Riders for Health is “working to make sure all health workers in Africa have access to reliable transportation so they can reach the most isolated people with regular and predictable health care.” In its own words, the social enterprise’s vision is “of a world in which the poor do not suffer and die for lack of access to health care and other vital services simply because they are isolated by distance or terrain.”

Founded in the UK in 1988 by Andrea and Barry Coleman, current estimates reckon that 11 million Africans have access to health care due to Riders’ programs. The organization manages over 1,000 vehicles to deliver health care services in Gambia, Kenya, Lesotho, Nigeria, Tanzania, Zimbabwe and Zambia. According to Outstanding Social Entrepreneurs 2011, “Riders for Health’s innovative transport systems incorporate driving skills training, daily maintenance procedures, fuelling supply-chain logistics for replacement parts, and interval preventative maintenance. By using a motorcycle, for example, health workers have increased their number of visits to remote communities by at least 300%.”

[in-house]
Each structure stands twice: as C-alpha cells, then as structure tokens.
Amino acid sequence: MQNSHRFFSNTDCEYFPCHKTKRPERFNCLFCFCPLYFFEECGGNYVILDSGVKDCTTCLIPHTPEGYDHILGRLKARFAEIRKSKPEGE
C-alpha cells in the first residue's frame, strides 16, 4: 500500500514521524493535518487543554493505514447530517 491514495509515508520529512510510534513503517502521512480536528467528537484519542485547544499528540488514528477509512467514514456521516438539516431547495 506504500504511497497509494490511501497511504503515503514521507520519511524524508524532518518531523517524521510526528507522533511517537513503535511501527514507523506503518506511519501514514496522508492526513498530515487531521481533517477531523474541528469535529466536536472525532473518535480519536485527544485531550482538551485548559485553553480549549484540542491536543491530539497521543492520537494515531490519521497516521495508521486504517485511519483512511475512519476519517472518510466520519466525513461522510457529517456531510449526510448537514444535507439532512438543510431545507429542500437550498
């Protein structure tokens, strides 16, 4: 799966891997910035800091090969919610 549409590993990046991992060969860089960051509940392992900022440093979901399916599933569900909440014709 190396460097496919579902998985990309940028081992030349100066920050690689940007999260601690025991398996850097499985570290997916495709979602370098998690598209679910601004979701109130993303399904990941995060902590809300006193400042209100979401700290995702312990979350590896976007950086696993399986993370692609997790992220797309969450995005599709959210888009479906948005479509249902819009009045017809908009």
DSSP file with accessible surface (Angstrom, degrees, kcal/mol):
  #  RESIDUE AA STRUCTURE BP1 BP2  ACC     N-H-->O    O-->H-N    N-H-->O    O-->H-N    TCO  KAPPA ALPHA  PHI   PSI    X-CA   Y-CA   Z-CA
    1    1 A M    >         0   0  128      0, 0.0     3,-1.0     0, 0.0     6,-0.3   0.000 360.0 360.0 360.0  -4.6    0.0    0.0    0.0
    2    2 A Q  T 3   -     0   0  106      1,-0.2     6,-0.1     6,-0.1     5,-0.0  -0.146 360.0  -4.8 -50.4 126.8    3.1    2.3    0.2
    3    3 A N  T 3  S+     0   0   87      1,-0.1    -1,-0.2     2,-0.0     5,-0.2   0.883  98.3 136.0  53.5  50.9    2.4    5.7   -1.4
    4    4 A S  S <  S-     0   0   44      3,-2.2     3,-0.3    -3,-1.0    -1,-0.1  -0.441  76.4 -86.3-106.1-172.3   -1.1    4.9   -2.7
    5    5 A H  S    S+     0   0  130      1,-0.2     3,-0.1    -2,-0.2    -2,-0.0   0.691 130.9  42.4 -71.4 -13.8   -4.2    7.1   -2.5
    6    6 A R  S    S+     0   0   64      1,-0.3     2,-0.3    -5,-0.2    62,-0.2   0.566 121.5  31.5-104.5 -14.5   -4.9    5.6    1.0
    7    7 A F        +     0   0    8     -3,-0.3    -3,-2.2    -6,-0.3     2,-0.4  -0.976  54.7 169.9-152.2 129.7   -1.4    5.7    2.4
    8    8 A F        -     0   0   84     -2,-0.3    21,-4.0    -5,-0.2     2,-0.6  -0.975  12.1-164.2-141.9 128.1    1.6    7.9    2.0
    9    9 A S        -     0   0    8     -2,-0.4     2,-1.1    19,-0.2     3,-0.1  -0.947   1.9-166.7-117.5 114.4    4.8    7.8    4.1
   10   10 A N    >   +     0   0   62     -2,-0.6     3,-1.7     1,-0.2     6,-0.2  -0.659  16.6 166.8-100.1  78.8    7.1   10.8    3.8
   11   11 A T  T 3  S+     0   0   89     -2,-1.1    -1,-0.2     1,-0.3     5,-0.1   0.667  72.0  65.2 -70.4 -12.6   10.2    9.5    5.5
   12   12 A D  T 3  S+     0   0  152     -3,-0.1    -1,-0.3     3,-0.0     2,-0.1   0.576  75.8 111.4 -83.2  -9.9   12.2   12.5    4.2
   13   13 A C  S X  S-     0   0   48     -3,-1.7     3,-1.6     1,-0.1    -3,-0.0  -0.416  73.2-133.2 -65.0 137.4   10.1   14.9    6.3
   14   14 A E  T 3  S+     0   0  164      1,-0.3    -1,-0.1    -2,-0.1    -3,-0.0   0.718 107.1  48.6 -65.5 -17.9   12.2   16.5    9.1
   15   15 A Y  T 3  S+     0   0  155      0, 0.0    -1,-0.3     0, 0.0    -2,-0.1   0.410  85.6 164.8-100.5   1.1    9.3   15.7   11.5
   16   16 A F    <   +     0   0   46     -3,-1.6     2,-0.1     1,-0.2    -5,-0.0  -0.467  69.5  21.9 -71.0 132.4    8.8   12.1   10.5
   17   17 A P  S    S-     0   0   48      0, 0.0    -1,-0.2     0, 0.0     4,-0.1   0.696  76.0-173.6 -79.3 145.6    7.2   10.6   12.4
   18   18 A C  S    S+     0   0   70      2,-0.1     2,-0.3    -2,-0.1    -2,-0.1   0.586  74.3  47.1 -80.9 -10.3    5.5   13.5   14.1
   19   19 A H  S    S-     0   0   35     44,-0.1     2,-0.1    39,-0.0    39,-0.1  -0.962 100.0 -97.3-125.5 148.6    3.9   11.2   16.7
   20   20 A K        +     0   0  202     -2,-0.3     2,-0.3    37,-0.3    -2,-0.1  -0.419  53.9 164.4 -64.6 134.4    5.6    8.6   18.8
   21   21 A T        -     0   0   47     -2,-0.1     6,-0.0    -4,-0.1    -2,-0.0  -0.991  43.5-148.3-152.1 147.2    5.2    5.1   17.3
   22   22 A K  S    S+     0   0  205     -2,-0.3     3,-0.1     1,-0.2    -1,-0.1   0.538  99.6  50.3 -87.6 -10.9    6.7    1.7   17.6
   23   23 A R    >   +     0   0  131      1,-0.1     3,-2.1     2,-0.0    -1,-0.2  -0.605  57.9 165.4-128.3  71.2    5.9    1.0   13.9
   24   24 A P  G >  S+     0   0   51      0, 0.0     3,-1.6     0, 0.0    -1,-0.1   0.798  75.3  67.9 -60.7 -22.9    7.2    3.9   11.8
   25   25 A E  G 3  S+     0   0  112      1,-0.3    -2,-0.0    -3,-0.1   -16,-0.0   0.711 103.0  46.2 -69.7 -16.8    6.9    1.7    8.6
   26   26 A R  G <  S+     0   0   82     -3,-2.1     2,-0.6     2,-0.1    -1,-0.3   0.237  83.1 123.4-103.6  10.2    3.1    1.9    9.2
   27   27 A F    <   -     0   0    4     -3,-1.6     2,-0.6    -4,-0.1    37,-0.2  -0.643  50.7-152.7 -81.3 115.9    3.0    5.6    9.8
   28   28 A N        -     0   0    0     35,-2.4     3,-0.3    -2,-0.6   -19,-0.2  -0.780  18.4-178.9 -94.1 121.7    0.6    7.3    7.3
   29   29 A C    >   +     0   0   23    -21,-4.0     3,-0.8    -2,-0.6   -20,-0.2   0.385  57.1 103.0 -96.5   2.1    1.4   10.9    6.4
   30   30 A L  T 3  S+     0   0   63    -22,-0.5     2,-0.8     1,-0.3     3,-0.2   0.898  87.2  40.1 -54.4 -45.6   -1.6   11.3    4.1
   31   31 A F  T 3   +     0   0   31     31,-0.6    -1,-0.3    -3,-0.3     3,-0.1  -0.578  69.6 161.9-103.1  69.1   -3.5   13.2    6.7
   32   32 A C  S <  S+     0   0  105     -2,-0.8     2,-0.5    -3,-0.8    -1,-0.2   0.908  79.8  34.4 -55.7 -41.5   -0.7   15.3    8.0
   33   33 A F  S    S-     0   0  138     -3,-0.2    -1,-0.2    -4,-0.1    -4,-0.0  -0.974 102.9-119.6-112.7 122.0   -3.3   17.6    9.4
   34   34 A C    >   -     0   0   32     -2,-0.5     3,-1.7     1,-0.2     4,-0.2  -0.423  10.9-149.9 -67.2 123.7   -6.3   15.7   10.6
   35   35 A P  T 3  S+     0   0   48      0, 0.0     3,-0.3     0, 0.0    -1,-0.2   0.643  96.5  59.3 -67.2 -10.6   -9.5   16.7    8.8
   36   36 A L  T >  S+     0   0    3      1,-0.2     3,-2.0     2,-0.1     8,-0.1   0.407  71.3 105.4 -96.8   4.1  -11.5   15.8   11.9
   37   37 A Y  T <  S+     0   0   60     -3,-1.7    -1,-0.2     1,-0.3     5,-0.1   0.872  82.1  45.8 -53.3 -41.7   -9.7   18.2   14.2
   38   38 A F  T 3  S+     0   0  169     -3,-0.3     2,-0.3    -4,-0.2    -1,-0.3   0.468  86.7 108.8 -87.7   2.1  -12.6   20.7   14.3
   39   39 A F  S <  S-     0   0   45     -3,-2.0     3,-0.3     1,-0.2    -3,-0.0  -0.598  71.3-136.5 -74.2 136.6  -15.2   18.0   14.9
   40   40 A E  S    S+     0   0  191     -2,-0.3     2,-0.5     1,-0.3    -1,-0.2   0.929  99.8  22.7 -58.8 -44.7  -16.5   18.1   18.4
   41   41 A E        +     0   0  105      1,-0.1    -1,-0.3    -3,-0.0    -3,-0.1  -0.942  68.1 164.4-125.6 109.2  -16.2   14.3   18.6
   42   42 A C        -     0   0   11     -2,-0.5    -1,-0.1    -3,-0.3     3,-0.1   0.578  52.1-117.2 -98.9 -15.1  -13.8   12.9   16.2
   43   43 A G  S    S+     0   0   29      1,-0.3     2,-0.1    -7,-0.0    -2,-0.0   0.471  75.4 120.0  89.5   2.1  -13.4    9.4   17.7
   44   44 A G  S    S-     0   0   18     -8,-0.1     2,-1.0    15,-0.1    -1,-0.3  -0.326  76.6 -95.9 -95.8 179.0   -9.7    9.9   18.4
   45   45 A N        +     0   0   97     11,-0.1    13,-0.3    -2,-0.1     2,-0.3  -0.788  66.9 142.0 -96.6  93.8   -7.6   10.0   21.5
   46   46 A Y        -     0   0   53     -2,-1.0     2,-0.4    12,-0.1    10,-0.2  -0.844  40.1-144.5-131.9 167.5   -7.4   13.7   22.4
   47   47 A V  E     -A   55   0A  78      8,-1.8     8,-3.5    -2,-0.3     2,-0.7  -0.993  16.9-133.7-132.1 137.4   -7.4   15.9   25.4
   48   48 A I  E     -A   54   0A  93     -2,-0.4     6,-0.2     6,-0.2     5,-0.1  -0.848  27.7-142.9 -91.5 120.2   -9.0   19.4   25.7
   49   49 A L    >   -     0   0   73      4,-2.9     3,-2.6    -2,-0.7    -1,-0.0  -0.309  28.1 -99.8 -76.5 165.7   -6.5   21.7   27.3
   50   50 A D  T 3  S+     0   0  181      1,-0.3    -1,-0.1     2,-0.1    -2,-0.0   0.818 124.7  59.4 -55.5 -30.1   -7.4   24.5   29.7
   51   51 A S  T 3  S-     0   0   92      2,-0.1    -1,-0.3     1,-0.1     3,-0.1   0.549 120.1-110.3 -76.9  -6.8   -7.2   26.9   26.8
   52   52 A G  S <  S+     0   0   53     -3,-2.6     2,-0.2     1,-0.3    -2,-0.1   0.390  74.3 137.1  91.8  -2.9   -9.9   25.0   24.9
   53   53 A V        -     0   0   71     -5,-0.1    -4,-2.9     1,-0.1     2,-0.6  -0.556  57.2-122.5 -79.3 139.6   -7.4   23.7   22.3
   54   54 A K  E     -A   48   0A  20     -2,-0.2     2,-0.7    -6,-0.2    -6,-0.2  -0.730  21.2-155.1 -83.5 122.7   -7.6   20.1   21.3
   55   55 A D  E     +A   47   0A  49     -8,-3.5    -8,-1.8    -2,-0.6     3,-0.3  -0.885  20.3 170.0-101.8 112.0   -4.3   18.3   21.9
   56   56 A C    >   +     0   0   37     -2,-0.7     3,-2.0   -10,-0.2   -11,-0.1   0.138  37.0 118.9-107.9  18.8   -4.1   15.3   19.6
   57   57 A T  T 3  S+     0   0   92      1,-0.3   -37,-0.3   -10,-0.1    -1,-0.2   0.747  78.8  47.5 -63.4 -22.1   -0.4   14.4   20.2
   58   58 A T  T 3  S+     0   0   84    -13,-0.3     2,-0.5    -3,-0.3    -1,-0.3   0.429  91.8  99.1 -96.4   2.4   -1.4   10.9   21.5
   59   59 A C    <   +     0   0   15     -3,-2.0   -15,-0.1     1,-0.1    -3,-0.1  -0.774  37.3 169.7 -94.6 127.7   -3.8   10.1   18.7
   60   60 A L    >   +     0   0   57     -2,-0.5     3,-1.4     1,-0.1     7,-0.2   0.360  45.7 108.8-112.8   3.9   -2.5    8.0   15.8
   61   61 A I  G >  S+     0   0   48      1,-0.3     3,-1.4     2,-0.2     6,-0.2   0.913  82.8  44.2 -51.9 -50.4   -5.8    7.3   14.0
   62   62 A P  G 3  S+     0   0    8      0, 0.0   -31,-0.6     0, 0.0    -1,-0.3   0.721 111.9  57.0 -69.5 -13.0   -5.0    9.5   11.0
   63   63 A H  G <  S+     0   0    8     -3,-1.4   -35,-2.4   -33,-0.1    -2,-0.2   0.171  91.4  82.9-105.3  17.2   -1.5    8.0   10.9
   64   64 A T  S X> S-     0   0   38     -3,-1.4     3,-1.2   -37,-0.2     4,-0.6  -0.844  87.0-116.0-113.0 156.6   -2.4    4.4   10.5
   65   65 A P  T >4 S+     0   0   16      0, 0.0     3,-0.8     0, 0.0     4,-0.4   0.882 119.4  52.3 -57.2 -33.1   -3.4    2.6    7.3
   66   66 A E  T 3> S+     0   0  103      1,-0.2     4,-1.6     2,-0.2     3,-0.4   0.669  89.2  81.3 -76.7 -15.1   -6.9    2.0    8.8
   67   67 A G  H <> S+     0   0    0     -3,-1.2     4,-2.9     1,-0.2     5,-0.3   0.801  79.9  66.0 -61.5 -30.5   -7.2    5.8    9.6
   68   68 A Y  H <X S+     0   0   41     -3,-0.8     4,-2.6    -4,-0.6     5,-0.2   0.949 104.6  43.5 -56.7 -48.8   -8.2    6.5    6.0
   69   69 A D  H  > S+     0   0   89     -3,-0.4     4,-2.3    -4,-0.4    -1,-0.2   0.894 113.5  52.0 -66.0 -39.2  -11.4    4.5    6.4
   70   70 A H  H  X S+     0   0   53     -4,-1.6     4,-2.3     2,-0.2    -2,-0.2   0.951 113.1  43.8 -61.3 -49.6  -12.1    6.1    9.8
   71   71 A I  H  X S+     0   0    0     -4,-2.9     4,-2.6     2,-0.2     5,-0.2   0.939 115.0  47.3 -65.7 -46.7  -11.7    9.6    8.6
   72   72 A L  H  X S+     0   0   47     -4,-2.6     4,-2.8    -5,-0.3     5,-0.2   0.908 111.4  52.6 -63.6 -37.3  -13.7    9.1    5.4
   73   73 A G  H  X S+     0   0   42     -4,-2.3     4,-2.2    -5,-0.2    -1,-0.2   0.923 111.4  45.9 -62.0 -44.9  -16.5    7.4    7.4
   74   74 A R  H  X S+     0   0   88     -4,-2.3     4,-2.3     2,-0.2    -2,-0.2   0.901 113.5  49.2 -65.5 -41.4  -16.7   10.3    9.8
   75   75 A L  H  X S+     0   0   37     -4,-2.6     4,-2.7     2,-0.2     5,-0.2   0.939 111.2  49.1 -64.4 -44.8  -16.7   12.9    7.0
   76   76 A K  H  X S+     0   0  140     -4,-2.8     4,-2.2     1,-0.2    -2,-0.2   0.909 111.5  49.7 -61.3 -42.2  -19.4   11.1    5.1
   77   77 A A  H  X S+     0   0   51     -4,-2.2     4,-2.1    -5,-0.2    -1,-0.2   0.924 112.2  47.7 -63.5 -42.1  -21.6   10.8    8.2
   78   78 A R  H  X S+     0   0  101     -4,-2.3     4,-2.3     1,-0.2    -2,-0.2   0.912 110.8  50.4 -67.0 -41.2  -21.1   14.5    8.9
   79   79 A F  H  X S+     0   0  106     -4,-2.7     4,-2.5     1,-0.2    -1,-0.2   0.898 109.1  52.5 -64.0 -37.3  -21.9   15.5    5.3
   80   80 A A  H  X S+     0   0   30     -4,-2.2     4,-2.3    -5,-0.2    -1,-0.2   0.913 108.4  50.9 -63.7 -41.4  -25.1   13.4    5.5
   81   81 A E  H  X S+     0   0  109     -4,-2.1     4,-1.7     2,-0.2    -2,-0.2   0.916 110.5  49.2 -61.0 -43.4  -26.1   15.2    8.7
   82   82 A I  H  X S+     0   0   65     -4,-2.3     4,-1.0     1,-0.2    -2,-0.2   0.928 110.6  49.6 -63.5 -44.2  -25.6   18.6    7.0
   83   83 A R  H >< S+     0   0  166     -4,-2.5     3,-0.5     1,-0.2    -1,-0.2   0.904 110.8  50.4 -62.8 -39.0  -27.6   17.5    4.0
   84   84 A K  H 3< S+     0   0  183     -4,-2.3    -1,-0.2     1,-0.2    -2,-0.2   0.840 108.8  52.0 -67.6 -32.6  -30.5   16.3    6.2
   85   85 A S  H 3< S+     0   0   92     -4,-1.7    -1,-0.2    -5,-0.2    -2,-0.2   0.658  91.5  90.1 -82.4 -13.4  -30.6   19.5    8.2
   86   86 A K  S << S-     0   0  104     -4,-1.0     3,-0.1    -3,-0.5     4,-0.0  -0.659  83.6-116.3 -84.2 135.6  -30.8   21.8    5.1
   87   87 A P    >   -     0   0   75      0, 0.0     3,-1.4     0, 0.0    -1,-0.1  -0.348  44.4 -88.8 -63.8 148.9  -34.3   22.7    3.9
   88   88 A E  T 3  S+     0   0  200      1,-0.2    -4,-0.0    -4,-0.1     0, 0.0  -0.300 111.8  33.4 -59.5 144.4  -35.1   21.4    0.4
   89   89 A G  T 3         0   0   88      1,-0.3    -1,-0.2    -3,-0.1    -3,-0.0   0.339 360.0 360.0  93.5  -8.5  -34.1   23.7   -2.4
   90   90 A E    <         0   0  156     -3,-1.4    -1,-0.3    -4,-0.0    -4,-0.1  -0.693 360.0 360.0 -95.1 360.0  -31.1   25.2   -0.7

Just one example: in Zimbabwe, health workers driving motocycles were able to deliver mosquito nets and drugs against malaria to secluded areas, decreasing the death rate from the disease there by 20%.

Since one of the main obstacles to health care provision in Africa is poor access and distribution of health products to rural areas, Riders for Health’s initiative has proved fundamental to aiding people even in the most out-of-the-way places.